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J Infect Dis. 2013 Dec 1;208(11):1821-9. doi: 10.1093/infdis/jit354. Epub 2013 Sep 18.

Enhancement of adaptive immunity to Neisseria gonorrhoeae by local intravaginal administration of microencapsulated interleukin 12.

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Department of Microbiology and Immunology, Witebsky Center for Microbial Pathogenesis and Immunology, University at Buffalo, New York.


Gonorrhea remains one of the most frequent infectious diseases, and Neisseria gonorrhoeae is emerging as resistant to most available antibiotics, yet it does not induce a state of specific protective immunity against reinfection. Our recent studies have demonstrated that N. gonorrhoeae proactively suppresses host T-helper (Th) 1/Th2-mediated adaptive immune responses, which can be manipulated to generate protective immunity. Here we show that intravaginally administered interleukin 12 (IL-12) encapsulated in sustained-release polymer microspheres significantly enhanced both Th1 and humoral immune responses in a mouse model of genital gonococcal infection. Treatment of mice with IL-12 microspheres during gonococcal challenge led to faster clearance of infection and induced resistance to reinfection, with the generation of gonococcus-specific circulating immunoglobulin G and vaginal immunoglobulin A and G antibodies. These results suggest that local administration of microencapsulated IL-12 can serve as a novel therapeutic and prophylactic strategy against gonorrhea, with implications for the development of an effective vaccine.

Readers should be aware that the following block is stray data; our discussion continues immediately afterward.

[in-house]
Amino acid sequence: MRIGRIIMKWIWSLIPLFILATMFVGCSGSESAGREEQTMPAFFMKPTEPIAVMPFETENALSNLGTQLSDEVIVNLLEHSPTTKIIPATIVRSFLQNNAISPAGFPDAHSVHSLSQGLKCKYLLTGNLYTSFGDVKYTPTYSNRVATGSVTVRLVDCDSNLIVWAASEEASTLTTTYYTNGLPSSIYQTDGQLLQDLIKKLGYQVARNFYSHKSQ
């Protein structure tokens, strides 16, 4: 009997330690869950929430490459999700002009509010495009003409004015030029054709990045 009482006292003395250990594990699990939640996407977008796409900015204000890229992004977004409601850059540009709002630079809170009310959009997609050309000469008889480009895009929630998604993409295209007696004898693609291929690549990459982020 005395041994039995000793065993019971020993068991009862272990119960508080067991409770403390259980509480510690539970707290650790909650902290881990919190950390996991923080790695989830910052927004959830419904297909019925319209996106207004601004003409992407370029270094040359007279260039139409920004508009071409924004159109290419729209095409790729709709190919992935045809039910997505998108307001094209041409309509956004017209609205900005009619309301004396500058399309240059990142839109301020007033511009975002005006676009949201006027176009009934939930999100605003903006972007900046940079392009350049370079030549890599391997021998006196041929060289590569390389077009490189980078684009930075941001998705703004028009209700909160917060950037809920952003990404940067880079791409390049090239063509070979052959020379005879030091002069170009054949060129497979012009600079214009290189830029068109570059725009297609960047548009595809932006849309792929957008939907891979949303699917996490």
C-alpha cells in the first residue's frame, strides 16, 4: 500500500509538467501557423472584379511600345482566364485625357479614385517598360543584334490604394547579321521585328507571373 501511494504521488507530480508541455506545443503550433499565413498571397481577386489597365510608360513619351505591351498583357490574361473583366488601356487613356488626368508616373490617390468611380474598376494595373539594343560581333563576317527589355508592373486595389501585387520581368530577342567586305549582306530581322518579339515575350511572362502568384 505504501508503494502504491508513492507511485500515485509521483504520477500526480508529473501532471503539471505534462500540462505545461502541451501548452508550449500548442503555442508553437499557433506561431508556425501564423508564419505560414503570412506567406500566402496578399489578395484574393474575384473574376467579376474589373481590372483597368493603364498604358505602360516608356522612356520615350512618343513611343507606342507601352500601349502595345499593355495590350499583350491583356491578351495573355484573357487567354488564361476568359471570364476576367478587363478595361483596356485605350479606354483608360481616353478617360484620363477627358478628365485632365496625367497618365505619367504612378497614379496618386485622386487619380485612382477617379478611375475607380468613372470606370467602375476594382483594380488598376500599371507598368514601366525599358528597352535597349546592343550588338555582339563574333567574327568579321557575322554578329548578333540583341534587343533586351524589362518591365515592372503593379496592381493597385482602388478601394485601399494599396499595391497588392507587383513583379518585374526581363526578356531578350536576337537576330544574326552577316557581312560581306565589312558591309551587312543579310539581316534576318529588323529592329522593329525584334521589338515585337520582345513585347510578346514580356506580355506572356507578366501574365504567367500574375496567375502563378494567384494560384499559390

IL-12; Neisseria gonorrhoeae; cytokine therapy; immunity; microencapsulation

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